Late payment of stamp duty will attract penalties. The penalty is calculated at the rate of ten percent per annum of the total stamp duty for the first month and thereafter at the rate of twenty percent per annum. In addition, if a document that should have been stamped has not been, it cannot be used in Court, which could be a major problem if it became necessary, for example, to prove ownership.

The Financial Secretary may at any time waive or abate the whole or part of the stamp duty payable, extend the time period or waive payment of the whole or any part of the penalty to be paid for late stamping. Anyone asking for this treatment needs to produce a good reason. An example of where the Financial Secretary may exercise his discretion, is where a transfer would not result in any change of beneficial ownership, as in the case of transfers from trustee to beneficiary and transfers between companies under common ownership.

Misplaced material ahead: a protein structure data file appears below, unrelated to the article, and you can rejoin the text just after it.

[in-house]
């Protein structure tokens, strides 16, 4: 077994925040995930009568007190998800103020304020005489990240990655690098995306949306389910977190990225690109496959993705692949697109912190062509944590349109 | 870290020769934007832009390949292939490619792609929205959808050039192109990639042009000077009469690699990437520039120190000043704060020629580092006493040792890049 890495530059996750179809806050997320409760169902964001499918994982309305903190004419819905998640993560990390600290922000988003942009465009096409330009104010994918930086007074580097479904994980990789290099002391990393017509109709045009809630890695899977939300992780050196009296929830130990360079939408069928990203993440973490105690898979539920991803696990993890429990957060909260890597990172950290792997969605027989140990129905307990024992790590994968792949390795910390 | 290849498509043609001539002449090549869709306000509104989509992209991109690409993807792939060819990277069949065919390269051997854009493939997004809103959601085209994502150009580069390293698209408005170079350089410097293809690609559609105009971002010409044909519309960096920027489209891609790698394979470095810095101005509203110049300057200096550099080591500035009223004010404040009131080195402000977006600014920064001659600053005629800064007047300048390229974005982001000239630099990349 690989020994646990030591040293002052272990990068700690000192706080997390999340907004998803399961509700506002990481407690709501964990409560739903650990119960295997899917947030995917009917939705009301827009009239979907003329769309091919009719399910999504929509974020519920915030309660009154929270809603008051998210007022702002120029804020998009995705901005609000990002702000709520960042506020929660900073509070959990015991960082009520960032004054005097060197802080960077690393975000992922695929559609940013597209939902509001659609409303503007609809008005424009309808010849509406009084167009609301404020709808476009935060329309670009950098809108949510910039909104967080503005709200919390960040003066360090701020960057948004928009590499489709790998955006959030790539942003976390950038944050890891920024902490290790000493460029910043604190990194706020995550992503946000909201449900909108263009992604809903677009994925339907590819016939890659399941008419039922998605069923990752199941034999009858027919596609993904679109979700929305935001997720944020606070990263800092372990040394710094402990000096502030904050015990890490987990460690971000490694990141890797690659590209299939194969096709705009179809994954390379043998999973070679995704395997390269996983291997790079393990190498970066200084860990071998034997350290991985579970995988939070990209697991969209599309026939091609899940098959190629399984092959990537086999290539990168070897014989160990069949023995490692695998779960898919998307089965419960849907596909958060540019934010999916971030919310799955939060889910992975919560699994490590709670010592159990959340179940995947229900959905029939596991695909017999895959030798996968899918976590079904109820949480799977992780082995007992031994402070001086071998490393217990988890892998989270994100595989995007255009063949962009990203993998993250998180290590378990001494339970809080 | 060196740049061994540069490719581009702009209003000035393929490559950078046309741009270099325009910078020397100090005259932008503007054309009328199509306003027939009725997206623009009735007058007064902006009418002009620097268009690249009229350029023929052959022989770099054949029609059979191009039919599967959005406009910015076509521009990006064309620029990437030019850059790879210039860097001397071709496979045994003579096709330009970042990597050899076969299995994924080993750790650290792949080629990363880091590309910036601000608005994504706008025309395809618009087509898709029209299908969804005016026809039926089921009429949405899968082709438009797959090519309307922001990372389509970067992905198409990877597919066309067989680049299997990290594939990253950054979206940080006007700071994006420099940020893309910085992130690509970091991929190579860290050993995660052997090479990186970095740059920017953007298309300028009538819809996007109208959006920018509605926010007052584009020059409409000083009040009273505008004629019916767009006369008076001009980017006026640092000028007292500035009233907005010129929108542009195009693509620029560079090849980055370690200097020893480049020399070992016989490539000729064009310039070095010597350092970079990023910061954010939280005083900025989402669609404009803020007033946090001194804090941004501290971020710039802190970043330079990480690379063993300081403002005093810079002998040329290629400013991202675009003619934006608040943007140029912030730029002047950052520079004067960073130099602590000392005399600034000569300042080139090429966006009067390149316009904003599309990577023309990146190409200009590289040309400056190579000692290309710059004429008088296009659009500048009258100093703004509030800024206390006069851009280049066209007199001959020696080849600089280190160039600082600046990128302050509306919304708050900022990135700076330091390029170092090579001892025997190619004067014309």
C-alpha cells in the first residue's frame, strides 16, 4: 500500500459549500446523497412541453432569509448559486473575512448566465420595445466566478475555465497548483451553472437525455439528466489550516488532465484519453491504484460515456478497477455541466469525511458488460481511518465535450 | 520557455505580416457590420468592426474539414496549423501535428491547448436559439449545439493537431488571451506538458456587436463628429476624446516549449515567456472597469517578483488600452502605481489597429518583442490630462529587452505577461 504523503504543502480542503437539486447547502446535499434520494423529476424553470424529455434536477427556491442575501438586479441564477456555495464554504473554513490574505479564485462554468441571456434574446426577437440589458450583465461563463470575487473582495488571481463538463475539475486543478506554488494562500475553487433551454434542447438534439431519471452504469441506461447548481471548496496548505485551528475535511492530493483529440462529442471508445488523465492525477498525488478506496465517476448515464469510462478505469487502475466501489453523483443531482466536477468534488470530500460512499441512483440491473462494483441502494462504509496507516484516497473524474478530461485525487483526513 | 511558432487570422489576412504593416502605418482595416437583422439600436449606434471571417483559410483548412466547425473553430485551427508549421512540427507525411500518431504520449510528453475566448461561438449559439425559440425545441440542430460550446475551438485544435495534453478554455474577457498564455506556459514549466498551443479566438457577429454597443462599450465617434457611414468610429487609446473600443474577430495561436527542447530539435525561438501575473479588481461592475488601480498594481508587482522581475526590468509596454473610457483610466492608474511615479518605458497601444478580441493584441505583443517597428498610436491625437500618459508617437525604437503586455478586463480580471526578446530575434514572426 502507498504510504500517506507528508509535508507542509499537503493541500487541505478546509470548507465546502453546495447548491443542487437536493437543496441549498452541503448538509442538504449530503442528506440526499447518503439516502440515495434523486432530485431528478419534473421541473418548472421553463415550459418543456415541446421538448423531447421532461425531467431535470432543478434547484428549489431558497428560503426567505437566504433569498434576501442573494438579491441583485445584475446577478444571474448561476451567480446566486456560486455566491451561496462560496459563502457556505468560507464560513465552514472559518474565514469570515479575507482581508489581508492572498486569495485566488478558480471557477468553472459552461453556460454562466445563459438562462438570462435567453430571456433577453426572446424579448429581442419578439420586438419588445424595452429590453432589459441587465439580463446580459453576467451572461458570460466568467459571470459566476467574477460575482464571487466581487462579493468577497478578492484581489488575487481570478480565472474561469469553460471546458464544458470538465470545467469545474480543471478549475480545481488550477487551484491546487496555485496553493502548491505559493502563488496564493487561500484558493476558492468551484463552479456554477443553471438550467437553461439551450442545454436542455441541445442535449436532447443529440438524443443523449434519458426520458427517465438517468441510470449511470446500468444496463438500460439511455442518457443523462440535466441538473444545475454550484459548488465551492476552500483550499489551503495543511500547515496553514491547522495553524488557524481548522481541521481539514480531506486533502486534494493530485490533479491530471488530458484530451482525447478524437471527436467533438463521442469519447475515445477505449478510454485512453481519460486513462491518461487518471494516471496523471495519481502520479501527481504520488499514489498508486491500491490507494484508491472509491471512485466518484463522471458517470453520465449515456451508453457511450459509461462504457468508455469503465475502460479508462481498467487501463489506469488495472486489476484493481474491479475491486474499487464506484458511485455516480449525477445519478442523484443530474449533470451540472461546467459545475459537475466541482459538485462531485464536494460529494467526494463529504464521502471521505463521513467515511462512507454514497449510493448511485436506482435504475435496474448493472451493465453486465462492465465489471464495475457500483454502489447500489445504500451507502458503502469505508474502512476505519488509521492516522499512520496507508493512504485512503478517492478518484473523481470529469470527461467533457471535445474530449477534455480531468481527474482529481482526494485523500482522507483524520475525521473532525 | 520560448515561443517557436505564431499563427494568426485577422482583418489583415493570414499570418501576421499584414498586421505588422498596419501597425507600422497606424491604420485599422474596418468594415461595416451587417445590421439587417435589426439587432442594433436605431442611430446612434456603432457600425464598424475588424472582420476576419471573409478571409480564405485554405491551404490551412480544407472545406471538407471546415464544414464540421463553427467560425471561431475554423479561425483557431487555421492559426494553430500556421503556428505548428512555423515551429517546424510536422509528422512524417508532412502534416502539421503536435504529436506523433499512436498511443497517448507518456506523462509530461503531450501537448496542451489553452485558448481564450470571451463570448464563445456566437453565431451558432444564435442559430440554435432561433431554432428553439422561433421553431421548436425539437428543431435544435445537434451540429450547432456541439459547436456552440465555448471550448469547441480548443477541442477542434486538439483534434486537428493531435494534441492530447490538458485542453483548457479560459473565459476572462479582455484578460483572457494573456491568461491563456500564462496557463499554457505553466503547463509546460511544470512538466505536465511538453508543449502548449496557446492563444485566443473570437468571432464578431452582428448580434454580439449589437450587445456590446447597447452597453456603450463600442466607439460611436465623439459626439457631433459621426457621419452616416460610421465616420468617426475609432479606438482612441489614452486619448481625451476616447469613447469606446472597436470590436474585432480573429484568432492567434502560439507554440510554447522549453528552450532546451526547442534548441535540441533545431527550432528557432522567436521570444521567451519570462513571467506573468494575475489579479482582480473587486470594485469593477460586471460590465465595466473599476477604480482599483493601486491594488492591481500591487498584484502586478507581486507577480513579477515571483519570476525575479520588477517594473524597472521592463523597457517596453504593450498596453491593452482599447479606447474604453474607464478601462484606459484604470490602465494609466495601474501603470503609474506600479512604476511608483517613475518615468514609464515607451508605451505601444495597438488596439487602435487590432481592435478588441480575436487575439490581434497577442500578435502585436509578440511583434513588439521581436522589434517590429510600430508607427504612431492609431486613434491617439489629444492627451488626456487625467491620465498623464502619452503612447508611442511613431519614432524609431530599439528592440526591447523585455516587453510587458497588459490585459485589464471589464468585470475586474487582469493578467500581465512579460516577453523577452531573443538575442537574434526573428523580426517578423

Complicated as all of this may seem, stamp duty is only one fairly small part of the process of buying property. There are other fees to pay before the Transfer of Land can be registered and a number of steps to take, and points to watch out for, to ensure not only a trouble-free transfer of ownership, but also proper protection against legal problems that could arise later. An experienced real estate lawyer will be able to steer buyers or sellers through the process, and will be aware of the recent changes in the Registered Land Law, Stamp Duty Law and other related laws. Buyers should not cut corners in order to meet the 13th November deadline. Properly guided, however, buyers have a good reason to act soon.

There are many good reasons to invest in the Cayman Islands, and it is to be hoped that most of them will be valid for some time to come. The reduction of stamp duty, however, is marked "Use by 13.11.02".

This article has been prepared for you as a summary only, it is not a legal opinion and does not contain specific legal advice on the matters covered.